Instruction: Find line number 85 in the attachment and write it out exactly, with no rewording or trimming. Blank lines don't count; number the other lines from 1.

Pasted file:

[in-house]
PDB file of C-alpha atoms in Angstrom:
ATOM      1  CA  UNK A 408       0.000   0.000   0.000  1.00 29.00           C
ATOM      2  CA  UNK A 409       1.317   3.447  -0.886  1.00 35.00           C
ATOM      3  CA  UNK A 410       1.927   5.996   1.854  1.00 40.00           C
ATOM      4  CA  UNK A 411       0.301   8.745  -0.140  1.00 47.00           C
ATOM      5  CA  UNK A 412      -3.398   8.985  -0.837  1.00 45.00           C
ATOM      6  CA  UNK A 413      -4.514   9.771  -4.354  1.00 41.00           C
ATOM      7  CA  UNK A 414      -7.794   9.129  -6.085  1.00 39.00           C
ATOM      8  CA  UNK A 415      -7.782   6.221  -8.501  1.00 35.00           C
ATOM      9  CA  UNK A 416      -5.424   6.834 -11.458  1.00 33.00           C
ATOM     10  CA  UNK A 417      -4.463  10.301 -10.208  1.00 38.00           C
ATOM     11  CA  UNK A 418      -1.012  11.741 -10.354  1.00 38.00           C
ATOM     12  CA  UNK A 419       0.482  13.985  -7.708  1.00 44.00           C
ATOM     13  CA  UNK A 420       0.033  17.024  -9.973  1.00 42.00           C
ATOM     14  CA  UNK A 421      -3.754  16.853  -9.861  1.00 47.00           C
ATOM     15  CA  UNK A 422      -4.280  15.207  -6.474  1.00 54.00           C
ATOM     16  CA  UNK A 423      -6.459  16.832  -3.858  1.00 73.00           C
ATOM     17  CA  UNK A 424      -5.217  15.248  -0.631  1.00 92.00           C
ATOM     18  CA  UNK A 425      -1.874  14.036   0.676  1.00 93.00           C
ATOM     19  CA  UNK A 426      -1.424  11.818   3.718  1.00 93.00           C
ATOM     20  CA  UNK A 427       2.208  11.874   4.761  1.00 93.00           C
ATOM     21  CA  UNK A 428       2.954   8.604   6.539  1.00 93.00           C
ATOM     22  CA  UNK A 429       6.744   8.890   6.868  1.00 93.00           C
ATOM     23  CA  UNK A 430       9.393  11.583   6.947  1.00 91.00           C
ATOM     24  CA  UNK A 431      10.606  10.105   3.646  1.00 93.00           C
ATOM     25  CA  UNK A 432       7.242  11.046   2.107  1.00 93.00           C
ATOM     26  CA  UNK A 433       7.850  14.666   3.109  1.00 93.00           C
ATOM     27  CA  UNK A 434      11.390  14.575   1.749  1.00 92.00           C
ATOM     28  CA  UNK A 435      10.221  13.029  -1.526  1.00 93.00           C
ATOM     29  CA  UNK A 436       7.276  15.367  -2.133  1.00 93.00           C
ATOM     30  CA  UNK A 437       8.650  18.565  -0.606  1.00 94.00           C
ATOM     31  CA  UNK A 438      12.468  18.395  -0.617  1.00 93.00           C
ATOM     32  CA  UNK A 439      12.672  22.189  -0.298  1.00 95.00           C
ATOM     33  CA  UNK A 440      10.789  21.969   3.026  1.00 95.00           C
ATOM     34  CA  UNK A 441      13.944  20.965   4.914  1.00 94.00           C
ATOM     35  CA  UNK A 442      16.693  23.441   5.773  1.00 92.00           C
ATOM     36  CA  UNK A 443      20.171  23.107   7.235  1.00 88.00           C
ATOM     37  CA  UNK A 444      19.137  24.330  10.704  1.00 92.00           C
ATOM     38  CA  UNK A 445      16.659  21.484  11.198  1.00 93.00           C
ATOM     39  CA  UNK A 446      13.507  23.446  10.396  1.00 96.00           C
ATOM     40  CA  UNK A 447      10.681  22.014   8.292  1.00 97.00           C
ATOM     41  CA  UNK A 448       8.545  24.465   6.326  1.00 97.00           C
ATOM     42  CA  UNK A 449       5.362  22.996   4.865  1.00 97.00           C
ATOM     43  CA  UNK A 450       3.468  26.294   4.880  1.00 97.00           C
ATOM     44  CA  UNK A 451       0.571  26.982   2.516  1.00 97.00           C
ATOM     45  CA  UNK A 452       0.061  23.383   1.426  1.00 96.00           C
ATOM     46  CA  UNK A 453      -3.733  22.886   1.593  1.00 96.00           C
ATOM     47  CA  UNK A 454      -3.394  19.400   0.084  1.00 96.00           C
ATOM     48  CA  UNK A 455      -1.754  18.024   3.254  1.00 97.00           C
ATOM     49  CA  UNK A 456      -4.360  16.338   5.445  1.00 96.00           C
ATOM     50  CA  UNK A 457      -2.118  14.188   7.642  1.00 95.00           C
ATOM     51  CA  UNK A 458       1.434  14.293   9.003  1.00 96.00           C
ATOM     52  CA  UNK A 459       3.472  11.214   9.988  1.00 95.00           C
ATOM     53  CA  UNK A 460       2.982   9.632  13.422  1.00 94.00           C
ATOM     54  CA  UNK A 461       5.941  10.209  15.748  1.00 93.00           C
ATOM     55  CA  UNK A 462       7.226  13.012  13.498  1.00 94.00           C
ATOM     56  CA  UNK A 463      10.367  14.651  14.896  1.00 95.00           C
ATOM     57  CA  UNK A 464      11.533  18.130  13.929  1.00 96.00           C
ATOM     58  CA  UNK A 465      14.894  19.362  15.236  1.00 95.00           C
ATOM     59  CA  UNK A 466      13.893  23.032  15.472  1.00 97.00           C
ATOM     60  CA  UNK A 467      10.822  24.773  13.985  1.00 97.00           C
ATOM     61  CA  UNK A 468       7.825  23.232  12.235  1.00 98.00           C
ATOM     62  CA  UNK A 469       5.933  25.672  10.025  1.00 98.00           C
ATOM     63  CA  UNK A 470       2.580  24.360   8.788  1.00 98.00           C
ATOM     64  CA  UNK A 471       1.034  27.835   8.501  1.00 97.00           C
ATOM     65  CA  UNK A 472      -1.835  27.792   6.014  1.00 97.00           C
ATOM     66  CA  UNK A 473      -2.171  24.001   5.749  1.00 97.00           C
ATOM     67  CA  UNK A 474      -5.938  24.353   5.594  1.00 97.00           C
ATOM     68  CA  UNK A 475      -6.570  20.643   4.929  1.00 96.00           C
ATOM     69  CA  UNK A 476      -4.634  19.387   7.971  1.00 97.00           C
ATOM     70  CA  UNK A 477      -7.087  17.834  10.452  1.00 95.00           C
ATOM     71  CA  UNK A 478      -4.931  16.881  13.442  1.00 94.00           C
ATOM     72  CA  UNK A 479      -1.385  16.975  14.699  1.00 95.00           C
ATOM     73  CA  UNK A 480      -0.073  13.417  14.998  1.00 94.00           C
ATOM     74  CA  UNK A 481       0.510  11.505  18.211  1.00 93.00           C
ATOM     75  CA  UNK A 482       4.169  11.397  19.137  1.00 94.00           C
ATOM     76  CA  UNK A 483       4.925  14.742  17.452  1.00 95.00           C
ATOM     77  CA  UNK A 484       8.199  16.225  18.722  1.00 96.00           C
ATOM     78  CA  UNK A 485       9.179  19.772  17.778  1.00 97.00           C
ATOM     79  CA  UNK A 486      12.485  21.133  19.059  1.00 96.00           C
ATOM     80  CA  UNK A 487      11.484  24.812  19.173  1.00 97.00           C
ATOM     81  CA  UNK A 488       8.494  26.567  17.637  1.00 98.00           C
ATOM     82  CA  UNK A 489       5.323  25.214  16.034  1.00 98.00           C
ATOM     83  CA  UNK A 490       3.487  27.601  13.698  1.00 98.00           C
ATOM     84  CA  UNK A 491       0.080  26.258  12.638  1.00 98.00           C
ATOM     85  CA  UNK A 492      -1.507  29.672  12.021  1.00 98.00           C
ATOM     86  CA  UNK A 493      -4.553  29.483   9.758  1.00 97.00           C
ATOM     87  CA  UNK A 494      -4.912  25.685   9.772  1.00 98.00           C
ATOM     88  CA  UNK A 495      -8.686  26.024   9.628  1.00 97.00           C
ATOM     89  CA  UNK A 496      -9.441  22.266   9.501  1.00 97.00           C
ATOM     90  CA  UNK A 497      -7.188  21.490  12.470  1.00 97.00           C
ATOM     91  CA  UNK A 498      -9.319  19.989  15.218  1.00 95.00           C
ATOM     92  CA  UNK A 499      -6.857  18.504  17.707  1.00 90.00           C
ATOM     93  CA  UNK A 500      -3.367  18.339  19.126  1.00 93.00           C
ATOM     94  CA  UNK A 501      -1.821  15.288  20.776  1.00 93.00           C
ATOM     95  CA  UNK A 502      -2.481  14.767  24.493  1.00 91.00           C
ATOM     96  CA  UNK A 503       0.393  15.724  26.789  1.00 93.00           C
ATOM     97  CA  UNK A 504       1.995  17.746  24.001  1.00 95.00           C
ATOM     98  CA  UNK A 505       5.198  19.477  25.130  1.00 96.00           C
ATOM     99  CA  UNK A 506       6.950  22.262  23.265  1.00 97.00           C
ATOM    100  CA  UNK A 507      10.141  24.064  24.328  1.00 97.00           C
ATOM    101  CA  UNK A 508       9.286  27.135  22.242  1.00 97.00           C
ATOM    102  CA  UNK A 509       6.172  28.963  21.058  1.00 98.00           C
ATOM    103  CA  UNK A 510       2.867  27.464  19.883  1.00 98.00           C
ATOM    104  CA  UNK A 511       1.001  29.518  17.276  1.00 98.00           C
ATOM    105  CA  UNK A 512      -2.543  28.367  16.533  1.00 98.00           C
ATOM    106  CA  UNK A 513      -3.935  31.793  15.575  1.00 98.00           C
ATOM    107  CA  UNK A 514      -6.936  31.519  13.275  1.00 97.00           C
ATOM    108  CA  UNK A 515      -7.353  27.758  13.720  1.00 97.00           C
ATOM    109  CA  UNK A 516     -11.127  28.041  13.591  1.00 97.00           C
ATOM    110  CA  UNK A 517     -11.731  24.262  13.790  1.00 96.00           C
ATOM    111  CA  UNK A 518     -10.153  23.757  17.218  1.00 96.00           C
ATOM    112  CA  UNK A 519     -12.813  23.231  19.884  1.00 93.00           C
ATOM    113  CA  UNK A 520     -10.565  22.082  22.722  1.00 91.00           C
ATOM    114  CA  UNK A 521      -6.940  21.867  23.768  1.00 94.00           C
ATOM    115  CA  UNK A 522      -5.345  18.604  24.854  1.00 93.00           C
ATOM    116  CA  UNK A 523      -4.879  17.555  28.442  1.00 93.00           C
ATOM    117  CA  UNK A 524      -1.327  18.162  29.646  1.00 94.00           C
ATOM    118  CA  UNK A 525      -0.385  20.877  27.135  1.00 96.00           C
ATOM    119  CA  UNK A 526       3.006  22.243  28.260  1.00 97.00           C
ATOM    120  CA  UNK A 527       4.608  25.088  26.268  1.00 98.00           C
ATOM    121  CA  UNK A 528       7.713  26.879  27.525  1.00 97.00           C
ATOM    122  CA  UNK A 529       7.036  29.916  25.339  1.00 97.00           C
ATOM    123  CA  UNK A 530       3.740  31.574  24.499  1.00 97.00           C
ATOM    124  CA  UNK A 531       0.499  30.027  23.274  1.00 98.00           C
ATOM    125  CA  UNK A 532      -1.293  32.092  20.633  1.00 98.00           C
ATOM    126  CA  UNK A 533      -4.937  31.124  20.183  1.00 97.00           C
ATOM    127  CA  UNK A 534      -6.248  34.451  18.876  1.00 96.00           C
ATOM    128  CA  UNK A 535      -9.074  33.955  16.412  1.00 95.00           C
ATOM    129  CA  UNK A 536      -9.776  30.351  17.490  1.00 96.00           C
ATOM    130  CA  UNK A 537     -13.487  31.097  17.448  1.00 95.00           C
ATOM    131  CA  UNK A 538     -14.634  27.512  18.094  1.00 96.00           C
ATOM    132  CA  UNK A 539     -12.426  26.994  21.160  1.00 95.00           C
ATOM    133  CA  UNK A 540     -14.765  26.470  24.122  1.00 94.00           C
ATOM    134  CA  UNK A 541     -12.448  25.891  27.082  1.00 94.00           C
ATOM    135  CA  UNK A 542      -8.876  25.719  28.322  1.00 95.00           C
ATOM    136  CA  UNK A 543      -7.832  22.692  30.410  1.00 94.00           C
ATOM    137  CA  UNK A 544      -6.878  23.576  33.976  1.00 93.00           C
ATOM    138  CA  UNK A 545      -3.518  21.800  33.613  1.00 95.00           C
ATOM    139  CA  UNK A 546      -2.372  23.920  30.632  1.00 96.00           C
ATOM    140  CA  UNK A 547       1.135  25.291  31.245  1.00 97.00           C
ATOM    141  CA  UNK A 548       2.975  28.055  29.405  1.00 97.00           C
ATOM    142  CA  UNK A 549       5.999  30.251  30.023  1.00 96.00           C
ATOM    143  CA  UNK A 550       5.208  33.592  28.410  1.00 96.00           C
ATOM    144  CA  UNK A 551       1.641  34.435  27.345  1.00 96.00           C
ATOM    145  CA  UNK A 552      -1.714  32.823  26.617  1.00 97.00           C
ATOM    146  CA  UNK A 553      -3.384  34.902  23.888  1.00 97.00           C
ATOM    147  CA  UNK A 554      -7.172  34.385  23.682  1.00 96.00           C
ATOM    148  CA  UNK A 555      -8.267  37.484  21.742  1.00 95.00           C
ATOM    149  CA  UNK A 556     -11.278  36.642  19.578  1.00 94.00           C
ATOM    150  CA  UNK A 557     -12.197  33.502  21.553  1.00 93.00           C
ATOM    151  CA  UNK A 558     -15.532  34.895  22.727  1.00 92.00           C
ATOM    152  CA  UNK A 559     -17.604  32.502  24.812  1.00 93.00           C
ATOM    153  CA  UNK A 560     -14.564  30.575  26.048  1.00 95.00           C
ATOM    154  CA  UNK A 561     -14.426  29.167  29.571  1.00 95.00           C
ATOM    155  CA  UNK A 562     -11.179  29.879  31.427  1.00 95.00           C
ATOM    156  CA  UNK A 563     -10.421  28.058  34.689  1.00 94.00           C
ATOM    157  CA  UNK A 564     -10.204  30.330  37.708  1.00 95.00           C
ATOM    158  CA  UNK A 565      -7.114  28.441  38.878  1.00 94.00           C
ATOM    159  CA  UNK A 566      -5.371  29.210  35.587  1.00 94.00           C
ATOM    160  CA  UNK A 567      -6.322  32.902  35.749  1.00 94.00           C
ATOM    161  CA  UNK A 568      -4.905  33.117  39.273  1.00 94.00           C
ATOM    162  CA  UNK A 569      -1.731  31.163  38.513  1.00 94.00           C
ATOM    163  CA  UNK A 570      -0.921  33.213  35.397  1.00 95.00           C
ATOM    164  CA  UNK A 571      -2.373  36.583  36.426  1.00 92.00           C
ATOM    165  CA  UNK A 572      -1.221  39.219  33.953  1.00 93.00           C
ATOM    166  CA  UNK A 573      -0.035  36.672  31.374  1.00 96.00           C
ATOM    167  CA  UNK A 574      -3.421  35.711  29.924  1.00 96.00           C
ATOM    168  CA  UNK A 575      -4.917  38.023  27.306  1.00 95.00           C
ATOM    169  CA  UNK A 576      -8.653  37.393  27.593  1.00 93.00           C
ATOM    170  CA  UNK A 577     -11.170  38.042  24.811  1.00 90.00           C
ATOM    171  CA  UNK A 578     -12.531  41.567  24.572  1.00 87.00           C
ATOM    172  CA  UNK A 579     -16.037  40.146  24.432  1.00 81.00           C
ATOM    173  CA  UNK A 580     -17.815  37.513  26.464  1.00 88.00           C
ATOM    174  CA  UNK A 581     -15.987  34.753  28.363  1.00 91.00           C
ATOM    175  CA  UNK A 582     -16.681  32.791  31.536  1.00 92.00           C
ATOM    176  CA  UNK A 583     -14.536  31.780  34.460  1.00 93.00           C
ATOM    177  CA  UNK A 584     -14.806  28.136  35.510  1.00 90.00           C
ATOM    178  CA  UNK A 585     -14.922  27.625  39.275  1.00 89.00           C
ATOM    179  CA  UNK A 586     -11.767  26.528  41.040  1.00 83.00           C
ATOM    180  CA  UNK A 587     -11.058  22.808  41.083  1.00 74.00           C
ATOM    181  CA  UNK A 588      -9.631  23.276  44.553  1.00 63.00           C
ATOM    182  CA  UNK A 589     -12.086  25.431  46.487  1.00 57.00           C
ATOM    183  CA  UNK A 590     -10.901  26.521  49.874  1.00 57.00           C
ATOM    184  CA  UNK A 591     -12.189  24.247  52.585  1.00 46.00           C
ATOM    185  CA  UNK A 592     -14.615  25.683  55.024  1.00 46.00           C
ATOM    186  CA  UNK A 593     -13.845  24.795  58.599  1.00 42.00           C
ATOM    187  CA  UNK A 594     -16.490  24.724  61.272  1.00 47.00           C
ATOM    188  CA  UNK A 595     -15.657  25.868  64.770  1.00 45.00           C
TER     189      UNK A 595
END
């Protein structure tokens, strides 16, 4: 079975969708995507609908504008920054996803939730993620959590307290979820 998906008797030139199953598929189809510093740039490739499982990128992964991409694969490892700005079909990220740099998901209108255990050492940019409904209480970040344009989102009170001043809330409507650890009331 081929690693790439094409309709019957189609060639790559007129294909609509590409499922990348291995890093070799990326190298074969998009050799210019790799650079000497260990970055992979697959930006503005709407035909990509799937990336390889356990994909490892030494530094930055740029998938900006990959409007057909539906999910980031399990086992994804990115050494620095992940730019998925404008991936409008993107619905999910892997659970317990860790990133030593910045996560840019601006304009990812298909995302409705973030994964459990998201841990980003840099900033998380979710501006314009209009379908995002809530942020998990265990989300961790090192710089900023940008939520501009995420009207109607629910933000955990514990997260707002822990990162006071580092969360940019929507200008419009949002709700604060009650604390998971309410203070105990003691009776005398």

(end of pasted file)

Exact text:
ATOM     83  CA  UNK A 490       3.487  27.601  13.698  1.00 98.00           C